One of the very nicest things about life is the way we must regularly stop whatever it is we are doing and devote our attention to eating.

-Luciano Pavarotti and William Wright, "Pavarotti, My Own Story"

Wednesday, September 28, 2011

Lemon Posset

I don't have much to say about this dessert, apart from two things:
1) It is almost impossible to photograph in an appealing manner.
2) It is supremely easy and has the most "bang for your buck" of any dessert that I've ever made from scratch. A few friends have commented that the recipes on this site are too complicated or take too long to make. Well, this one takes about five minutes. You simply simmer some cream and sugar together until the sugar dissolves then stir in lemon juice. While the mixture hangs out for a few hours in the refrigerator, chilling, a small bit of culinary magic occurs: The lemon thickens the sweet cream to a lovely light consistency reminiscent of a pudding. The tang of the lemon perfectly offsets the richness of the cream.

This is a great dessert to make ahead of time when you're entertaining, as it can be pulled out of the fridge and served with no further work once it has chilled to the necessary consistency.

Lemon Posset
Adapted from the lovely blog stonesoup. My only change was to add a bit of vanilla but it's just as good without. Instead of the lemon and lime rind, you can top the posset with sliced, toasted almonds, pomegranate seeds or coconut. Serves 4.

1 1/4 cups (300 ml) heavy cream
1/3 cup (75 g) sugar
3 tbsp (45 ml) lemon juice
1/4 fresh vanilla bean (optional)
Zest of 1/2 lemon
Zest of 1/2 lime

1) (optional) With a sharp knife, slit the vanilla bean lengthwise, scrape out the seeds, and stir them into the cream.

2) Combine the cream, vanilla and sugar in a small saucepan. Simmer over medium-low heat until the sugar has dissolved. Take off the heat and stir in the lemon juice. 

3) Pour mixture into four small bowls or ramekins. Stir the lemon and lime zest together in a small bowl, then sprinkle this zest onto the desserts. Let cool.

4) Refrigerate for at least 6 hours, covered with foil or cling wrap.

Thursday, September 15, 2011

Muhammara and How to Roast Red Peppers


Roasted red bell peppers, with their sweet and charred taste, are one of the mainstays of Middle Eastern and Mediterranean cuisines. They are extremely versatile and equally at home in salads, dips and main courses. While they are available in jars from supermarkets, I find the store-bought varieties are usually somewhat mushy and floating in an insipid brine that leeches away their precious smoky flavor. Making them at home is extremely easy. The smell of the peppers in the oven never fails to bring people running to the kitchen! You can apply the same treatment to green peppers and poblanos as well, though the end result will be more bitter as they lack the sweetness that red bell peppers possess.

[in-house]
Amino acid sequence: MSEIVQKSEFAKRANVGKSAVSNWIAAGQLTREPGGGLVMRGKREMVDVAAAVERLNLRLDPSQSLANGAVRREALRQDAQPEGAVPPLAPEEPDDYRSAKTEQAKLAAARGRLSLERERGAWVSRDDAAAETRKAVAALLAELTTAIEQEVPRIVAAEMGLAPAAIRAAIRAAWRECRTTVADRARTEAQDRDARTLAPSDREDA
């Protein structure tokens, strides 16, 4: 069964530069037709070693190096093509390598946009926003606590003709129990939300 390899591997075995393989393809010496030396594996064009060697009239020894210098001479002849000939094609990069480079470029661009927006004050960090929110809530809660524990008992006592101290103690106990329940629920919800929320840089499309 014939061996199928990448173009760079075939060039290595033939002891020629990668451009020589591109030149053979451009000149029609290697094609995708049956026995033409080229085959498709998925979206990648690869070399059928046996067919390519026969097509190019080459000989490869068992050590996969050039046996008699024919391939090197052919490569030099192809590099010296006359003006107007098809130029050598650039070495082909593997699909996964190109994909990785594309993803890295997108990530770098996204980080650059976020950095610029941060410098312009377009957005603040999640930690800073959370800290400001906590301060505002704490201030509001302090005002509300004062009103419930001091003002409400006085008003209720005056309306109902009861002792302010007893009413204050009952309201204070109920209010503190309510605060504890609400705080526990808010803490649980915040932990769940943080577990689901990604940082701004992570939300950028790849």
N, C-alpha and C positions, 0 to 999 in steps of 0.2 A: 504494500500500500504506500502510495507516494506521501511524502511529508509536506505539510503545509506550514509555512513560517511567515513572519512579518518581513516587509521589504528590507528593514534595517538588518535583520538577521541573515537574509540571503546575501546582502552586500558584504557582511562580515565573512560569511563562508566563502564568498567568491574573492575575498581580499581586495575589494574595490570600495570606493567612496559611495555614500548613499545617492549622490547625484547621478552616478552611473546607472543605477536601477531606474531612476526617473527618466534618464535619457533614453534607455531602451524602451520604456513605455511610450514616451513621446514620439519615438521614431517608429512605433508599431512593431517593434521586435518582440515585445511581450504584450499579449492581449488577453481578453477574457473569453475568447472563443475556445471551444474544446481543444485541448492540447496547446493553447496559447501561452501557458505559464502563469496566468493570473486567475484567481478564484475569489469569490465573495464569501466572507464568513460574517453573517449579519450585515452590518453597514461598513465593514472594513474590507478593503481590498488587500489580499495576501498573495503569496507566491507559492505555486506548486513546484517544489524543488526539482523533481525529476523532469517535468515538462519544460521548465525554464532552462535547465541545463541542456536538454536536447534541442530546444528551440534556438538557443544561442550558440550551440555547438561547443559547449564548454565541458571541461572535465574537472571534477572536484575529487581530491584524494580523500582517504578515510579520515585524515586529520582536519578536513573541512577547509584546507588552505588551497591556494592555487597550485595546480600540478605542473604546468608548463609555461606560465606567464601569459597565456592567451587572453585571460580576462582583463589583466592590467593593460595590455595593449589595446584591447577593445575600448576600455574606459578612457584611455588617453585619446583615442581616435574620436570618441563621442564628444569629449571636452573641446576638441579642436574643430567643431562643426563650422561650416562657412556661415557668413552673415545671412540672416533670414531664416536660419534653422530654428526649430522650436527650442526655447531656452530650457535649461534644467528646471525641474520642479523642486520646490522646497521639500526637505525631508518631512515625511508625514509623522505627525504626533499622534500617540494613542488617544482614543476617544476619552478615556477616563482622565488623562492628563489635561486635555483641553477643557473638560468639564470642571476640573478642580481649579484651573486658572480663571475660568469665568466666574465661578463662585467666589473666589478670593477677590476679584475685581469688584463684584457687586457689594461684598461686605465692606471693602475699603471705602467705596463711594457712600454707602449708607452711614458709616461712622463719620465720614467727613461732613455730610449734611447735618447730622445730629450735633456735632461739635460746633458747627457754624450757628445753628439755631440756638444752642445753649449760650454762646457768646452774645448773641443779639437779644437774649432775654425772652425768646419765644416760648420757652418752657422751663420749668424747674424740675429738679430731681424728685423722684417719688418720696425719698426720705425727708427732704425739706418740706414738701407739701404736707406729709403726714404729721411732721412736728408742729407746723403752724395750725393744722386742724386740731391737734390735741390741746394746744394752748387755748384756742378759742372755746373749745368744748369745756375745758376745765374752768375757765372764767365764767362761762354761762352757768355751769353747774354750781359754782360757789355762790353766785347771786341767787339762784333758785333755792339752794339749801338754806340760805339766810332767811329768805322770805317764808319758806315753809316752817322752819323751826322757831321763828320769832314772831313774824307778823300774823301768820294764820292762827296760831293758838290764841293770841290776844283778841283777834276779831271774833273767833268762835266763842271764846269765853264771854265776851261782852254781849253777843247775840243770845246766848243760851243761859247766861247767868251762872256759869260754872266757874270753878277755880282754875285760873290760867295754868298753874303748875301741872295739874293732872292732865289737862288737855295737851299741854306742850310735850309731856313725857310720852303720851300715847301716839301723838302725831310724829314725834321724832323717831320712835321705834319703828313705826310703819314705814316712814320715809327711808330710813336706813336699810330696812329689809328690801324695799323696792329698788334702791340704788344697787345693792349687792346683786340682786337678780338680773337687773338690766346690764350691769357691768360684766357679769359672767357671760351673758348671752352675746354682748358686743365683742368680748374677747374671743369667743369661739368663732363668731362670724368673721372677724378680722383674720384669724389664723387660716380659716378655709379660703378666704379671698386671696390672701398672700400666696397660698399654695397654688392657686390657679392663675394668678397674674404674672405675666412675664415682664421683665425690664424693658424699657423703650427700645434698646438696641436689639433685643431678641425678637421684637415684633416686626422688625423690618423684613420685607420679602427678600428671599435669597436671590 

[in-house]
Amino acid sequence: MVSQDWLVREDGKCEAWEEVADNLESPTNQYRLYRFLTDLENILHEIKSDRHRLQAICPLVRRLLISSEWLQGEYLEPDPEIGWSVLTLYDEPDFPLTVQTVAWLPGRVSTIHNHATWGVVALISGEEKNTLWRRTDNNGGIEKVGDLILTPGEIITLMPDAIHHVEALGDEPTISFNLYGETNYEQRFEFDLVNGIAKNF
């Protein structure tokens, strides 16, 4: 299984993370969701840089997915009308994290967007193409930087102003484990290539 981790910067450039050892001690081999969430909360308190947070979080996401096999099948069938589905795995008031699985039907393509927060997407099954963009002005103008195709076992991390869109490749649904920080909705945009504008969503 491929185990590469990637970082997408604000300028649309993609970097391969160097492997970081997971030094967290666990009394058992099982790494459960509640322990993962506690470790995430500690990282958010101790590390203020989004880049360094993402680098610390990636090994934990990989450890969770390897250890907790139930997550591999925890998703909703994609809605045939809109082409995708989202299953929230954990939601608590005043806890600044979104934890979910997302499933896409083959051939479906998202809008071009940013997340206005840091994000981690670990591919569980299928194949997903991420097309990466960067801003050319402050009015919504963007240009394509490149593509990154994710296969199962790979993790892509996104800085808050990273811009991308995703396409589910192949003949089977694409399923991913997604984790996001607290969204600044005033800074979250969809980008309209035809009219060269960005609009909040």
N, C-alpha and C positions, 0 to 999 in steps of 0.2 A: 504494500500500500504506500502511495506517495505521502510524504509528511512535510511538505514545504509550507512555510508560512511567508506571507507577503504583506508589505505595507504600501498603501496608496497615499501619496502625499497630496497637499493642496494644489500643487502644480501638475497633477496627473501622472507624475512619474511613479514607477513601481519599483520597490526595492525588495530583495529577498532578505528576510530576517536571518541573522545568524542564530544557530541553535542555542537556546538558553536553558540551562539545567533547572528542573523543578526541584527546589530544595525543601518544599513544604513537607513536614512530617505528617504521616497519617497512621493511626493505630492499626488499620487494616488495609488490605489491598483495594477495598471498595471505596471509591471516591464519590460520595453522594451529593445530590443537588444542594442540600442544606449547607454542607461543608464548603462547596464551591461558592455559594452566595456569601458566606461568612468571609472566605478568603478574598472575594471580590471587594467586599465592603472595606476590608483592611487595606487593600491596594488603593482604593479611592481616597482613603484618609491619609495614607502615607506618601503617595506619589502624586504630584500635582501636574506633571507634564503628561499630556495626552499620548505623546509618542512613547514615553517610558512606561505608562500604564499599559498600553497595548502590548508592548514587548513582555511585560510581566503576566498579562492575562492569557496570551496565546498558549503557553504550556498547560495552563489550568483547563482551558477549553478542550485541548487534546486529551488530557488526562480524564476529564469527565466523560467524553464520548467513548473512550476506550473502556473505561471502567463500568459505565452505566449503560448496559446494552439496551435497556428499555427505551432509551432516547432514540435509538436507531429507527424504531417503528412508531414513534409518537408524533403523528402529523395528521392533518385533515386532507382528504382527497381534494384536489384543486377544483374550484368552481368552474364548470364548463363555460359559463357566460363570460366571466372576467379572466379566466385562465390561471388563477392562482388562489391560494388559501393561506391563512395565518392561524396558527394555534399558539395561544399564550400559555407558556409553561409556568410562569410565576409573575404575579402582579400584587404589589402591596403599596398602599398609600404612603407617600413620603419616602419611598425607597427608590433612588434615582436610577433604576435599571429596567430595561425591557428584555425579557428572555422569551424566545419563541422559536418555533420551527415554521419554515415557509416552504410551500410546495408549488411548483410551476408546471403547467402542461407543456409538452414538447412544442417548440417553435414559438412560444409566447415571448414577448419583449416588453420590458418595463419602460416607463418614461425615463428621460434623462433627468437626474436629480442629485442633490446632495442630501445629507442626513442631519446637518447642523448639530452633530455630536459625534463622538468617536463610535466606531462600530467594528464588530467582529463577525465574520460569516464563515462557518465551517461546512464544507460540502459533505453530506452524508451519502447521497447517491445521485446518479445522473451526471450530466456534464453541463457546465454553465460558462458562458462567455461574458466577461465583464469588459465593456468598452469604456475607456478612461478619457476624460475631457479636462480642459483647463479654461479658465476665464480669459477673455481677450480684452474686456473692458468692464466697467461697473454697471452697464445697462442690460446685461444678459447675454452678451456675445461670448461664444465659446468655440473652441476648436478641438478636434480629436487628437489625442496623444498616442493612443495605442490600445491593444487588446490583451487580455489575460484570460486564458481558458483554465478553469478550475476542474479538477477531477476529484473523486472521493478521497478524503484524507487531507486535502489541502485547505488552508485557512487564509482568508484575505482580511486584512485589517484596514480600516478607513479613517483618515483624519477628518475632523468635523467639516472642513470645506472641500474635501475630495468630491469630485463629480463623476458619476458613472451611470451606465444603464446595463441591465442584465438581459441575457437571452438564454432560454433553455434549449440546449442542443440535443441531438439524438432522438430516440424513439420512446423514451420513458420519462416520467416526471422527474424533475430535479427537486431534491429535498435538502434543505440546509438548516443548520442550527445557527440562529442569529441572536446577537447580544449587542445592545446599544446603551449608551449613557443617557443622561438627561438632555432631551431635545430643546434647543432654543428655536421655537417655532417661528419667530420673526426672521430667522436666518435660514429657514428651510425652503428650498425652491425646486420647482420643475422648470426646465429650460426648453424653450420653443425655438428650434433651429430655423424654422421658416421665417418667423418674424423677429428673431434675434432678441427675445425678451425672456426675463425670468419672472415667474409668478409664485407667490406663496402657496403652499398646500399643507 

Here are some ideas on how to use these:
- Toss with feta, preserved lemon rind and argan or olive oil for a Morocco-inspired salad
- Serve them simply topped with olive oil, fresh herbs and garlic, like the French.
- Blend with almonds, garlic, vinegar and smoked paprika for a version of the classic Spanish sauce romesco.
- Blend with good quality feta, olive oil and hot red pepper for an addictive dip
- Mix with grilled eggplants and grilled tomatoes for the ultimate eggplant dish.
- Make the iconic Middle Eastern dip muhammara by adding pomegranate molasses and walnuts. The recipe is below. 
- Chop up and freeze for future use - they defrost very quickly and are handy to have in case you need to whip up a quick dip or salad!

Roasted Red Peppers
Most recipes for roasted red peppers have you hold the pepper over a gas flame or grill and keep rotating to char each side. Even if I had a gas stove, I wouldn't use this time-consuming method. Instead I turn to my trusty broiler, cut the peppers up into segments that lie flat (this also avoids the chore of having to stem and deseed hot charred peppers that may squirt hot liquid at you) and broil the hell out of them for a few minutes. For most recipes that serve four people, three bell peppers will be enough.

1. Put an oven rack as close as you can to the broiler and turn the broiler on. 

2. Cut off the top of each pepper and get rid of the stem and the seeds. 

3. Cut each pepper into 3-4 segments that can lie more or less flat. 

4. Lay the pepper segments, skin-side up, on a foil-lined oven tray.

5. Put the tray under the broiler. Broil until the skins are blistered and black all over, 5-10 minutes.

6. Place the peppers in a pot or bowl and cover. Let sit for 7-8 minutes. The steam will loosen the skin and make it very easy to peel.

7. With a blunt knife, scrape off and discard the skin of each pepper. Don't worry if it looks like the massacre below:

 If you've blackened the peppers thorougly and let them sit for long enough, you can even pinch the skin off in one piece with your fingers!

Adapted from here. Muhammara is a delicious and easy Middle Eastern dip.  It's nutty, smoky from the peppers and has a nice sweet tang due to pomegranate molasses, which is ultra-concentrated pomegranate juice. You can find pomegranate molasses at any Middle Eastern store or even in the Asian aisles of well-stocked supermarkets. Serve with pita bread, crackers, celery sticks or on thick jicama or radish slices. The amounts given here make enough dip for 5-6 people. 

3 red bell peppers, roasted, peeled and roughly chopped
1 cup walnuts, chopped
1 tbsp lemon juice
2 tbsp pomegranate molasses
1 clove garlic
1/2 tsp ground cumin
3/4 tsp salt
1 tsp sugar
2 tbsp olive oil

1. Place all ingredients into a food processor or blender and blend to a smooth consistency. Add a bit more olive oil if too thick.